U.S. Data Today Add to the Dismal Overnight Releases

June 23, 2011

Weak European data and the befuddlement of officials set a gloomy market tone before the United States opened.  Three U.S. economic indicators released this morning haven’t helped the mood.

  • New jobless insurance claims totaled 429K in the week of June 18 and averaged 426.5K over the past four reported weeks.  In sequential four-week periods, the average had previously risen from 391K in the four weeks to March 19 to 409K in the 4 weeks to April 23, and 439K in the four weeks to May 21.  In a time not long ago, U.S. labor market conditions would be totally unacceptable.  The prevailing view in both major political parties feels that little can be done to expedite the jobs recovery other than let time pass.  A week labor market will hamper efforts to fix the long-term fiscal problem.


  • New home sales slid 2.1% in May to 319K, which was near expectations.  The big story here is the level, not the change.  Averaging 317K annually over the past three months, new home sales were 72.5% below their average of 1.156 million in 2003-06.  The continuing punk performance of the U.S. labor and housing markets is keeping the U.S. recovery in an awfully low and casts doubt on the new Fed GDP growth projections for the rest of this year and 2012.  The United States may shift up a gear, but it will be a hard pace to sustain so long as housing and jobs stay ill.  Even Japan has experience dynamics spikes of activity — on-year GDP advances of 3.9% in 4Q97, 4.2% in 1Q04 and 5.6% in 1Q10 — within a fifteen-year average expansion rate of 0.9%.  The spikes mean nothing.  Solid expansion has to be sustained, and that’s difficult when key parts of an economy are broken.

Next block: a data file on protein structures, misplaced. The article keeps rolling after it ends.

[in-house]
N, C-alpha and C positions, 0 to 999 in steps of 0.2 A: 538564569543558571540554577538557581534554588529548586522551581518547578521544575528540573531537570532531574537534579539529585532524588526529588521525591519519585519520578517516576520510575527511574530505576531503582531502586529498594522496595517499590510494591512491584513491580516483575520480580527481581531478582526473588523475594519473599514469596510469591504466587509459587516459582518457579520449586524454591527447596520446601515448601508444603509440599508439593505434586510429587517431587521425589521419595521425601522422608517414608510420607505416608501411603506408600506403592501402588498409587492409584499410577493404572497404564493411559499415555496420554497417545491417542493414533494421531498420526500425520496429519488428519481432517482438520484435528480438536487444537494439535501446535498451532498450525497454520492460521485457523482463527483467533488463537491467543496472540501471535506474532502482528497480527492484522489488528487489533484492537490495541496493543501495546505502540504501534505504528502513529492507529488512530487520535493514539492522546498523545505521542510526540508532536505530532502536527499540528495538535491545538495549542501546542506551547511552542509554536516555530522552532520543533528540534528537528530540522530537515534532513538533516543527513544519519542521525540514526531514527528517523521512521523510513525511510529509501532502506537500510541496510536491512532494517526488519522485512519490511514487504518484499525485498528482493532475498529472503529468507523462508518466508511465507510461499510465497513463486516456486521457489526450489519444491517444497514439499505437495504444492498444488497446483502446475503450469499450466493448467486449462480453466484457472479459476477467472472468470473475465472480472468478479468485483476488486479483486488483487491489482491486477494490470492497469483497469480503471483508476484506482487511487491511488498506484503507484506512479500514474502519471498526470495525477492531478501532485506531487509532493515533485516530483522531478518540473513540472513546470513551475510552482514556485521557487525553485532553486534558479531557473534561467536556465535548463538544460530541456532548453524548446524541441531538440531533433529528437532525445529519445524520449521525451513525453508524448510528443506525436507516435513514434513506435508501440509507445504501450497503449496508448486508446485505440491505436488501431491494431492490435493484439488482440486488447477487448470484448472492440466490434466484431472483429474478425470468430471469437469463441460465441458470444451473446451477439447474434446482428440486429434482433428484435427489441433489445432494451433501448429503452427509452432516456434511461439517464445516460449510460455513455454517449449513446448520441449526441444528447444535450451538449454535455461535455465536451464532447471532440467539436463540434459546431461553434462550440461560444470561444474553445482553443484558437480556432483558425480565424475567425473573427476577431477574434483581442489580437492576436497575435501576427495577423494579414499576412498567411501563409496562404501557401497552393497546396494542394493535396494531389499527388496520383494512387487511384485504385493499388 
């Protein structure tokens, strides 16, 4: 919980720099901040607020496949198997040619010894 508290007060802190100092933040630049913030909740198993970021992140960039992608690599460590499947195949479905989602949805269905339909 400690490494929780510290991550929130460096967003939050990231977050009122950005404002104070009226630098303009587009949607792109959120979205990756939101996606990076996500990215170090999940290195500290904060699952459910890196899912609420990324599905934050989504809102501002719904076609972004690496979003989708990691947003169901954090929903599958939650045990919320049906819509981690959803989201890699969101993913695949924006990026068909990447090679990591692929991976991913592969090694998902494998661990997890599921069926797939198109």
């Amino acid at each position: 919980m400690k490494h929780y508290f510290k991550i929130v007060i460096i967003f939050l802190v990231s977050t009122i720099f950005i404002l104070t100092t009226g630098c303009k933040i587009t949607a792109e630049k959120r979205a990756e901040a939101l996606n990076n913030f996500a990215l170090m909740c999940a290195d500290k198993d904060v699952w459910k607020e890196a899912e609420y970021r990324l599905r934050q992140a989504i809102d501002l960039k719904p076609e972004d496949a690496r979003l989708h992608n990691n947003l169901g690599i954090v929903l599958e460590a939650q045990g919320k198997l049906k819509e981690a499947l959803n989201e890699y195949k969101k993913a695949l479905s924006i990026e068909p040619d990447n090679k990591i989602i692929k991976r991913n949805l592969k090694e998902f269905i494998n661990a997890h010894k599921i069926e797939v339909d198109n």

• The Chicago Federal Reserve’s National Activity Index printed at minus 0.37 in May and posted an average reading of minus 0.47 in April-May, which was 0.55 points worse than the average score of +0.08 in the first quarter of 2011.  True, the auto industry was hammered by the Japanese natural disasters, which severed key supply lines, but these overall levels connote a weak underlying position.  Not enough service-sector jobs exist to absorb America’s growing working-age population, and it’s doubtful they ever will.  America has shown an impressive inventiveness and ability to apply new technologies to designing products that people like.  Sadly, this new industrial revolution has not translated into superior macroeconomic trends. 

Copyright Larry Greenberg 2011.  All rights reserved.  No secondary distribution without express permission.

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